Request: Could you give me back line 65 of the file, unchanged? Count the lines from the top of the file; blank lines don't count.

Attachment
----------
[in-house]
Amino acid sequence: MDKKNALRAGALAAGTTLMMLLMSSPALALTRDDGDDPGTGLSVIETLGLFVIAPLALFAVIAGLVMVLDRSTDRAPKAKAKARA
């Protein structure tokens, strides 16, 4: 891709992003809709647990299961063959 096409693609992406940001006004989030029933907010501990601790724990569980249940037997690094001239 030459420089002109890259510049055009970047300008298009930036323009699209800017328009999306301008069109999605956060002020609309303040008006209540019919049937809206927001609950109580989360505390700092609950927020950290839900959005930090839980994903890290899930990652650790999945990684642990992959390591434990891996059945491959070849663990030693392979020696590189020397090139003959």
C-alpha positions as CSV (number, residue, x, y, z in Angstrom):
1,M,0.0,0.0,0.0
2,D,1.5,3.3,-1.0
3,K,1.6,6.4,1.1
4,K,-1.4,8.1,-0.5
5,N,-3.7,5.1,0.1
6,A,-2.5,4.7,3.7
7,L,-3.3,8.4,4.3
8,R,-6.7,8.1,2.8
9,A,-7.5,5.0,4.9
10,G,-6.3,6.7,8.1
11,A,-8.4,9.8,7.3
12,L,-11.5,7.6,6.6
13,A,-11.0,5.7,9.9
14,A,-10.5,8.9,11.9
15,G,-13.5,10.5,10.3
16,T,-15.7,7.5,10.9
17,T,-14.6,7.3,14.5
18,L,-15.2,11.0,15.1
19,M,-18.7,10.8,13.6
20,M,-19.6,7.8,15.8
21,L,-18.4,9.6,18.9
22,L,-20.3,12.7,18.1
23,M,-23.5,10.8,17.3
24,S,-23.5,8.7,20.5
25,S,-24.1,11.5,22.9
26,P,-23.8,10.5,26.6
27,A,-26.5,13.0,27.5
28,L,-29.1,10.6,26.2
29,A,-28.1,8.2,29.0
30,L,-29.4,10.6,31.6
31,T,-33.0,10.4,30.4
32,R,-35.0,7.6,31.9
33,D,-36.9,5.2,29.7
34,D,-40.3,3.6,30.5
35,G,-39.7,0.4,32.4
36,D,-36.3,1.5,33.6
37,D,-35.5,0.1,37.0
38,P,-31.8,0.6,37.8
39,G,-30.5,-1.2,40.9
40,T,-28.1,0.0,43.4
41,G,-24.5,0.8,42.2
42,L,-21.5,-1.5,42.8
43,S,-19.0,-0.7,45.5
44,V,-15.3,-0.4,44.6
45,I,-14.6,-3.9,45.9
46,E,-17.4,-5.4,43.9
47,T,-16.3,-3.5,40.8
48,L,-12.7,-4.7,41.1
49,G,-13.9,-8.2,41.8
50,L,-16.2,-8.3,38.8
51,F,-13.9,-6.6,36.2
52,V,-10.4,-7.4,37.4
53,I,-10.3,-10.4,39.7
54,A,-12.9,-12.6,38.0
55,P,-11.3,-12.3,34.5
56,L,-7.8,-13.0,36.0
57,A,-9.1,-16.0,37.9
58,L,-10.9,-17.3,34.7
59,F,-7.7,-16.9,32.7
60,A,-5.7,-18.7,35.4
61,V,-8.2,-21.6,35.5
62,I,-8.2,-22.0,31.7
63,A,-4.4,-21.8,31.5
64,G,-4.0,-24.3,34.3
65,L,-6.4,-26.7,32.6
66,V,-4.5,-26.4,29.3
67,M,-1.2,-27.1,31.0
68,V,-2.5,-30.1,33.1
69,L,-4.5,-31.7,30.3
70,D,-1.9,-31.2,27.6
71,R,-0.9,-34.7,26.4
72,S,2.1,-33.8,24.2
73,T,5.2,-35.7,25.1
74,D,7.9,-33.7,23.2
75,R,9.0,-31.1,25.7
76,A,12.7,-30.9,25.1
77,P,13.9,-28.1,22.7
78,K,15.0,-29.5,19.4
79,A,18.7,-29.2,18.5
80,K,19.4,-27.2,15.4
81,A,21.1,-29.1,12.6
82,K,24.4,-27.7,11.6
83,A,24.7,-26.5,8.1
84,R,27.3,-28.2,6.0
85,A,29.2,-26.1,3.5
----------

61,V,-8.2,-21.6,35.5